The total number of UK entries (811,776) continues to fall (-2% this year, -1% in 2017). However, this is at a slower rate than the fall in the number of 18-year-olds (-3.5%, -1.7% in 2017). This makes for a record proportion of 18-year-olds entering higher education in England (27.9%) and Wales (26.3%). The figures in Northern Ireland (28.1%) and – from last week – in Scotland (25.9%) are high, but not records.
So far 353,960 people across the UK have been accepted, 2% lower than last year. Of those accepted, 88% will be studying their first choice course.
Offers and clearing
The chart above shows the proportion of students going into clearing over the last decade. In 2018 slightly fewer students hold offers (97,330) compared to last year (-3.07%) – though this needs to be considered in the context of slightly fewer 18-year-olds and applicants. Last year 66,865 people were accepted through clearing, with 16,950 of those applying directly once they got their results. At nearly all institutions, clearing is an always-on process, becoming ever-more agile and data-led.
Placed students (16 August) by subject, over time
The above chart shows the volumes of students over the last decade placed in each group of subjects, as defined (still!) by JACS3. Note that subjects allied to medicine, which includes nursing, has fallen by 2,010 students (-4.7%) over the last two years, to 43,150. Similarly, those studying education have fallen by 680 students (-4.8%) since 2016, to 14,780.
Placed students by POLAR3 quintile (a proxy for disadvantage and low HE participation)
A record proportion (16.1%) of disadvantaged students have been accepted, 0.4% more than last year. But disappointingly, the gap between advantaged and less well-off students entering university hasn’t changed much since last year, with some social mobility in the wrong direction. Those from quintile 1 areas (with the lowest higher education participation) have fallen by 260 (-0.4%) while those from quintile 5 (highest participation areas) have risen by 1,000 (0.27%).
Placed students by region
The CBI has been making a lot of noise about regional inequality this year. 2018 has not been great for young people in the North East, with a sharp downturn in entry rates (one whole percentage point) since this point last year. We also see – albeit smaller – downturns in Yorkshire and the Humber, and the West Midlands. Meanwhile, London and the South East continue to power ahead.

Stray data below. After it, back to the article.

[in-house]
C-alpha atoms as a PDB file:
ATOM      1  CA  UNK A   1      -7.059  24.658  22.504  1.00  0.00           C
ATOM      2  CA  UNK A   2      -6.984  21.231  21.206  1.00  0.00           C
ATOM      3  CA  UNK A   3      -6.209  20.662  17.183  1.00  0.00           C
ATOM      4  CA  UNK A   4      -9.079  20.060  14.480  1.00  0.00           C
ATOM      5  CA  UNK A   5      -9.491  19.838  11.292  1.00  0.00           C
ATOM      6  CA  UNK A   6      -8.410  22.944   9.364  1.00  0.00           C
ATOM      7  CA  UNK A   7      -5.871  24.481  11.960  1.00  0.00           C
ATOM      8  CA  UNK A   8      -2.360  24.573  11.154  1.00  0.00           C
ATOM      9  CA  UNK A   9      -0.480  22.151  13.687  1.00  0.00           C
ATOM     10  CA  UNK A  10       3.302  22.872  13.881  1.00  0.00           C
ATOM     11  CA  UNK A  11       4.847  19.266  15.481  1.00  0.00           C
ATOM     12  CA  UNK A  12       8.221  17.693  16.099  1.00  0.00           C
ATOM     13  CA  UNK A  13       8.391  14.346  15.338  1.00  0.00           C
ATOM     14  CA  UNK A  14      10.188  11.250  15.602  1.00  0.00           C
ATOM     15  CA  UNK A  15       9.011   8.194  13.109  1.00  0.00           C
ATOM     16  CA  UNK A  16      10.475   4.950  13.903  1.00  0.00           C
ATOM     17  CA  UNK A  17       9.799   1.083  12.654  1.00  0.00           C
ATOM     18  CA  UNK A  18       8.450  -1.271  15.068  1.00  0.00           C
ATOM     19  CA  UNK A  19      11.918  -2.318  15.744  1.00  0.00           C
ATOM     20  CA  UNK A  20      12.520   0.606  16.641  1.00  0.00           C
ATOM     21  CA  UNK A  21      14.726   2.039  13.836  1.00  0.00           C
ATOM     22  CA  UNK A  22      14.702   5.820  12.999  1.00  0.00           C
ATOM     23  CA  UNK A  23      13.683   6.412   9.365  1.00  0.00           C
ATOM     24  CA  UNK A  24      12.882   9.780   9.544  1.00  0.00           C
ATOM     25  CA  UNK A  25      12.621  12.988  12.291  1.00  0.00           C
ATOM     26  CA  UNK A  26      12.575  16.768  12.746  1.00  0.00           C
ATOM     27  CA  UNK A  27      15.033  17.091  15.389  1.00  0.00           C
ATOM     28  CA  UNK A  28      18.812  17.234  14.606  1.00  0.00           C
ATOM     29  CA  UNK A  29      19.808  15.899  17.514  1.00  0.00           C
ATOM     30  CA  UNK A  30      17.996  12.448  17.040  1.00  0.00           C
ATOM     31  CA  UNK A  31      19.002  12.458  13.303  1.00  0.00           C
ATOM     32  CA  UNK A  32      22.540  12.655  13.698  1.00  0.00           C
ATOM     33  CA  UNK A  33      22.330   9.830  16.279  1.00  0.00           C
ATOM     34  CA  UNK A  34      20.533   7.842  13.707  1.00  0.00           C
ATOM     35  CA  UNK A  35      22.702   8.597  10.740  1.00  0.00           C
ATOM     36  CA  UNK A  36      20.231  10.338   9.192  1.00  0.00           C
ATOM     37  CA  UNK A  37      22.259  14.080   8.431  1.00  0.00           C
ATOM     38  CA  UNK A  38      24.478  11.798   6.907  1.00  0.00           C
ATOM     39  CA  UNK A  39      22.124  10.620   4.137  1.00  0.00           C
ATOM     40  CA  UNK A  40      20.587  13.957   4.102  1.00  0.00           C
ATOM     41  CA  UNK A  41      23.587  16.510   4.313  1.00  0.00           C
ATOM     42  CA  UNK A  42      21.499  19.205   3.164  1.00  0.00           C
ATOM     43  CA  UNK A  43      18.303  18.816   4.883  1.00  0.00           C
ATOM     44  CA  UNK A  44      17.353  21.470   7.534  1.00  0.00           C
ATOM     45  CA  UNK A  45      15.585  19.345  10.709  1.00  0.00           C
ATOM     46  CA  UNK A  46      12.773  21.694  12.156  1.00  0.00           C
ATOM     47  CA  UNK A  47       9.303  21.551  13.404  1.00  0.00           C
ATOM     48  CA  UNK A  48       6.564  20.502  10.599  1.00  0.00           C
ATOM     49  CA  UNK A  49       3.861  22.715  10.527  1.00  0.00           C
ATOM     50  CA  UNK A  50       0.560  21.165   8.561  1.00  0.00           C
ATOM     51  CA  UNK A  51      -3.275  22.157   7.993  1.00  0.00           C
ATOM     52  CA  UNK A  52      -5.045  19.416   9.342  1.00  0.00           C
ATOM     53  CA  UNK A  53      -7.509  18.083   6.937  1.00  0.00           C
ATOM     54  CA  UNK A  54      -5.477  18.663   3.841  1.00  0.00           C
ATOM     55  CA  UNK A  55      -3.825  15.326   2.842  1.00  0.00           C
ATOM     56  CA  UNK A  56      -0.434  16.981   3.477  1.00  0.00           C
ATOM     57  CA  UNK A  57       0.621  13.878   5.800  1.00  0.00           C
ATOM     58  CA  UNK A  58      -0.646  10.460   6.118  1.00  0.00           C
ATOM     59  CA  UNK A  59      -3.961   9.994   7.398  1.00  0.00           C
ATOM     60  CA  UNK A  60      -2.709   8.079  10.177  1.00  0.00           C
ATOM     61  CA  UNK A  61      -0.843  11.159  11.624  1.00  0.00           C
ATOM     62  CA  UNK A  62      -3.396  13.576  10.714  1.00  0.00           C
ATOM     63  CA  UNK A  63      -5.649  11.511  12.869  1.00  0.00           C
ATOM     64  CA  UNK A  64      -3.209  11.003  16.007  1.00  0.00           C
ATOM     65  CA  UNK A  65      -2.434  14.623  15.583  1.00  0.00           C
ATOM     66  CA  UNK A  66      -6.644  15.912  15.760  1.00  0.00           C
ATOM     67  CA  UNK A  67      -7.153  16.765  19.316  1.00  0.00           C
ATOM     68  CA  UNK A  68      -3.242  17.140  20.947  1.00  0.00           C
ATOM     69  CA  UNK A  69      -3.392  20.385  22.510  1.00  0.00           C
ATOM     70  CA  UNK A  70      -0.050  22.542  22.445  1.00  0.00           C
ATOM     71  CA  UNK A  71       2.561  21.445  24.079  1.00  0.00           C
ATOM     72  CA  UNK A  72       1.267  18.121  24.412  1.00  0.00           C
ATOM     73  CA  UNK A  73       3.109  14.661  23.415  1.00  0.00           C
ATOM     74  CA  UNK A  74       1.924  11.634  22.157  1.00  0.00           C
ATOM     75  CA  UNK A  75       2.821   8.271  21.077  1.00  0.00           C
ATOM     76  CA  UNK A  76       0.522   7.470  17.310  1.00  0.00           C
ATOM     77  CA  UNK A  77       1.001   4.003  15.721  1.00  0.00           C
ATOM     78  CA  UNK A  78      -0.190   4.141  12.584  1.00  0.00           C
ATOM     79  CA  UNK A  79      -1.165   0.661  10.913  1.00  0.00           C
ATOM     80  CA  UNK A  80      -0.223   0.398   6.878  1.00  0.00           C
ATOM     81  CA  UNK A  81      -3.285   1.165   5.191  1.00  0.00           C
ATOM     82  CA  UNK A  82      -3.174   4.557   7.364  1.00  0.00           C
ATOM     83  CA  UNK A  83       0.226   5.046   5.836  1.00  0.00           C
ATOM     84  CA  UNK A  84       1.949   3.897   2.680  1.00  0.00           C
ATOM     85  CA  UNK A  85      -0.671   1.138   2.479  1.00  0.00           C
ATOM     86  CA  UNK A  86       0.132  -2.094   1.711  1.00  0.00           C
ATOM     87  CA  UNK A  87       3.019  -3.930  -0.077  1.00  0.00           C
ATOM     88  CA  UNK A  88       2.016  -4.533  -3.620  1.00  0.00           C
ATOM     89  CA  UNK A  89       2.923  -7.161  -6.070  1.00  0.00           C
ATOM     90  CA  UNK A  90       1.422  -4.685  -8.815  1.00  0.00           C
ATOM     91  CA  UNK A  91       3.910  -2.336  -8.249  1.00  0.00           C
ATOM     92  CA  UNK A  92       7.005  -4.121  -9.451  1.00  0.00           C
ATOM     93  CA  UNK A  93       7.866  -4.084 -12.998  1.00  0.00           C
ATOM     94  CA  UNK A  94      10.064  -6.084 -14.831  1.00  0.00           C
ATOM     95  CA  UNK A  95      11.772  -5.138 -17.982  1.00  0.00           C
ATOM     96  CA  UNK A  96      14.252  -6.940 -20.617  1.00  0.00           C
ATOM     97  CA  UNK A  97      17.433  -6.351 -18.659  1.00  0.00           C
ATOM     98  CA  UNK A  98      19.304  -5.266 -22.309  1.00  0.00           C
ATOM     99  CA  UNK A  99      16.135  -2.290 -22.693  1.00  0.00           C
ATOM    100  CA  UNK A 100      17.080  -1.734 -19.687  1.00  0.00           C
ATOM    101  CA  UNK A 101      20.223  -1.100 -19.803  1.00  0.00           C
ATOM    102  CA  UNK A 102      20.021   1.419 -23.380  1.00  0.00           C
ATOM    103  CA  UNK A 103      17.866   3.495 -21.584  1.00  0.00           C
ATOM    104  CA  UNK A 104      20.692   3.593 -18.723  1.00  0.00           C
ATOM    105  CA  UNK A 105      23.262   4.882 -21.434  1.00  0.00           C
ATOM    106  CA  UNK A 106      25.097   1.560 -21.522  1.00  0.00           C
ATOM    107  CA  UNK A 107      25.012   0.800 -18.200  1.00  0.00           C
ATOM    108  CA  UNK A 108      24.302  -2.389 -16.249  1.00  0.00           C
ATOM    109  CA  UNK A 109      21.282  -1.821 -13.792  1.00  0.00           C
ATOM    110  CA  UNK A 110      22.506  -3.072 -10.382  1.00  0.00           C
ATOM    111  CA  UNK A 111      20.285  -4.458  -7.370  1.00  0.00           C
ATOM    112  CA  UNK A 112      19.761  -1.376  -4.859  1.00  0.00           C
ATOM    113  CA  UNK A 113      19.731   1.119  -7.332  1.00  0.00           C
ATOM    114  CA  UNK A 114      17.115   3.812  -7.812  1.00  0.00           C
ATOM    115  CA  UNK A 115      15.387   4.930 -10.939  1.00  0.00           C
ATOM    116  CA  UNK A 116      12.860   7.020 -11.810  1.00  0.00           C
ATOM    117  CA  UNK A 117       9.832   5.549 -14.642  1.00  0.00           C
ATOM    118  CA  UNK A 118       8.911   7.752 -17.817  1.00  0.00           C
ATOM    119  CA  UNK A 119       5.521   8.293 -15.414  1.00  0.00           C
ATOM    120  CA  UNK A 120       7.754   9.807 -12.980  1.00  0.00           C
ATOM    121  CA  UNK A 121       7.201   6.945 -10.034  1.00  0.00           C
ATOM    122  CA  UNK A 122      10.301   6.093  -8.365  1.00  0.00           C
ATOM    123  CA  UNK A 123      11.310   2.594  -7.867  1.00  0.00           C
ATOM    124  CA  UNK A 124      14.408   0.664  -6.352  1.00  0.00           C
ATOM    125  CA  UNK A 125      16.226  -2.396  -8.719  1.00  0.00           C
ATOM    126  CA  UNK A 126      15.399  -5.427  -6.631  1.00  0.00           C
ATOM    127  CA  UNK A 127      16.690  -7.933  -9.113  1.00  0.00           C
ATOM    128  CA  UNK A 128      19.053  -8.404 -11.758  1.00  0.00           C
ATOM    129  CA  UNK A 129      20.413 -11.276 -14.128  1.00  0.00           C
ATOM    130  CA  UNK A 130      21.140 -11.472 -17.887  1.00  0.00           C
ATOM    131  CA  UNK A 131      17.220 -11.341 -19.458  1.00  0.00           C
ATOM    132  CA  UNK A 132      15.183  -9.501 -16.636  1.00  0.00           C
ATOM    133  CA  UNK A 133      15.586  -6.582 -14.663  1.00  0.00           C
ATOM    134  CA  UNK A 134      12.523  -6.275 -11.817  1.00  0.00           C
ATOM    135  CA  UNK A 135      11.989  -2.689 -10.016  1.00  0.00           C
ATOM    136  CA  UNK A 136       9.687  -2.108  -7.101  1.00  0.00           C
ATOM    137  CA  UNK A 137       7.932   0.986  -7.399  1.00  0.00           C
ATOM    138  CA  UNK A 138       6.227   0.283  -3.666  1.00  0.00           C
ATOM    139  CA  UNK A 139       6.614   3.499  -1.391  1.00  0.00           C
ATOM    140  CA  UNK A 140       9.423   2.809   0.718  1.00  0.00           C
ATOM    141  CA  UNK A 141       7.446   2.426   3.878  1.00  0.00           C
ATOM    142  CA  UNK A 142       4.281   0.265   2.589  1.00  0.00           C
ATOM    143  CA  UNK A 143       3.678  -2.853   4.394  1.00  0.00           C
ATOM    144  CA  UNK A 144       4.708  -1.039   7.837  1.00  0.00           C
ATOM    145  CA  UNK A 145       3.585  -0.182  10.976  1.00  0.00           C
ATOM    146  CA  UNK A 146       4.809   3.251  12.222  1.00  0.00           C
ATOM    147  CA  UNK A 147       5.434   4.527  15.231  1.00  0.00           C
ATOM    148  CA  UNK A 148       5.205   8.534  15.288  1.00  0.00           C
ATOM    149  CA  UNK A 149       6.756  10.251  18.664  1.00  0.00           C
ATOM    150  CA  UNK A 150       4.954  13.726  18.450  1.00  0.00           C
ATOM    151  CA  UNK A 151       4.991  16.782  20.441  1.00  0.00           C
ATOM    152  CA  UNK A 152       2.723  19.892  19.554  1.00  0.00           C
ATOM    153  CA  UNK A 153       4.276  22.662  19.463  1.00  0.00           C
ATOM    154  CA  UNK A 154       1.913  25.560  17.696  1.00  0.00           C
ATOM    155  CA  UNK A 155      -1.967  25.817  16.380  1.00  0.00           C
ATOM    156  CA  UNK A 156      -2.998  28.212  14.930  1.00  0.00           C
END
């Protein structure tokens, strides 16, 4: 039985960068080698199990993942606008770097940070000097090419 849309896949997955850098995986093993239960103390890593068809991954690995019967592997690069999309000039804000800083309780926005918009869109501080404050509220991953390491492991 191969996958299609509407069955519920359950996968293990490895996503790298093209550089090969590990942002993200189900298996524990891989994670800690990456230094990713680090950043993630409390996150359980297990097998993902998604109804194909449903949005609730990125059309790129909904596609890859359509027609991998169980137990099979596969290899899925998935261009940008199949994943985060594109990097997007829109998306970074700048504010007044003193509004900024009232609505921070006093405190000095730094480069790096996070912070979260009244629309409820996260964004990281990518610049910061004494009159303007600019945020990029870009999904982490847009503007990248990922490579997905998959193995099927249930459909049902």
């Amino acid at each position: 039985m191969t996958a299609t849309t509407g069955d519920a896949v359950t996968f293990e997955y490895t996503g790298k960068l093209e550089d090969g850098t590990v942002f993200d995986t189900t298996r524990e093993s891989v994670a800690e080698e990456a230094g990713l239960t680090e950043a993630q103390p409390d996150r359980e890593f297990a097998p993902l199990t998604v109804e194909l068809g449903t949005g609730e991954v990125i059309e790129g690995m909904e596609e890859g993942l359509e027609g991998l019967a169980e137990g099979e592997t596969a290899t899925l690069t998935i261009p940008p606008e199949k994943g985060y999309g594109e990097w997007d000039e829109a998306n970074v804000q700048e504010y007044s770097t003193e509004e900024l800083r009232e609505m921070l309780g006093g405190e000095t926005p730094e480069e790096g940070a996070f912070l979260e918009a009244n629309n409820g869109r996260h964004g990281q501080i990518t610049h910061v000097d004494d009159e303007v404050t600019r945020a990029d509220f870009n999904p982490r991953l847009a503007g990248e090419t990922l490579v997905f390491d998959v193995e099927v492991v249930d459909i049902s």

Scotland once again dips below Wales as the region with the lowest participation rate at this point in the calendar, after participation in Wales climbs by one-and-a-half percentage points. Clearly, the post-Diamond settlement is proving attractive.
Further afield, 26,400 EU students have been accepted, an increase of 1%, alongside a record 31,510 (+4%) international students from outside the EU.
The media coverage
As is often the case at Wonkhe, we feel confident we could write each newspaper’s headlines in advance whatever the actual story. Today the Telegraph goes with “Highest number of top grades for six years despite new ‘tougher’ exams”, while the Guardian trumps for “Proportion of students in England getting C or above falls”.
But, be it grade inflation, constant reforms or artificially high barriers, we should keep in mind that these results represent the culmination of years of very hard work for hundreds of thousands of people.
A number of people have been talking about the demographic shift today – basically the variation in the number of 18 year olds year by year. We’ve gotten estimates (based on actual data) and predictions (based on fertility, family size and immigration trends) from the ONS, and graphed them alongside acceptances (end of cycle, so I haven’t got 2018). As can be seen, there are still plenty of 18 year olds out there to recruit!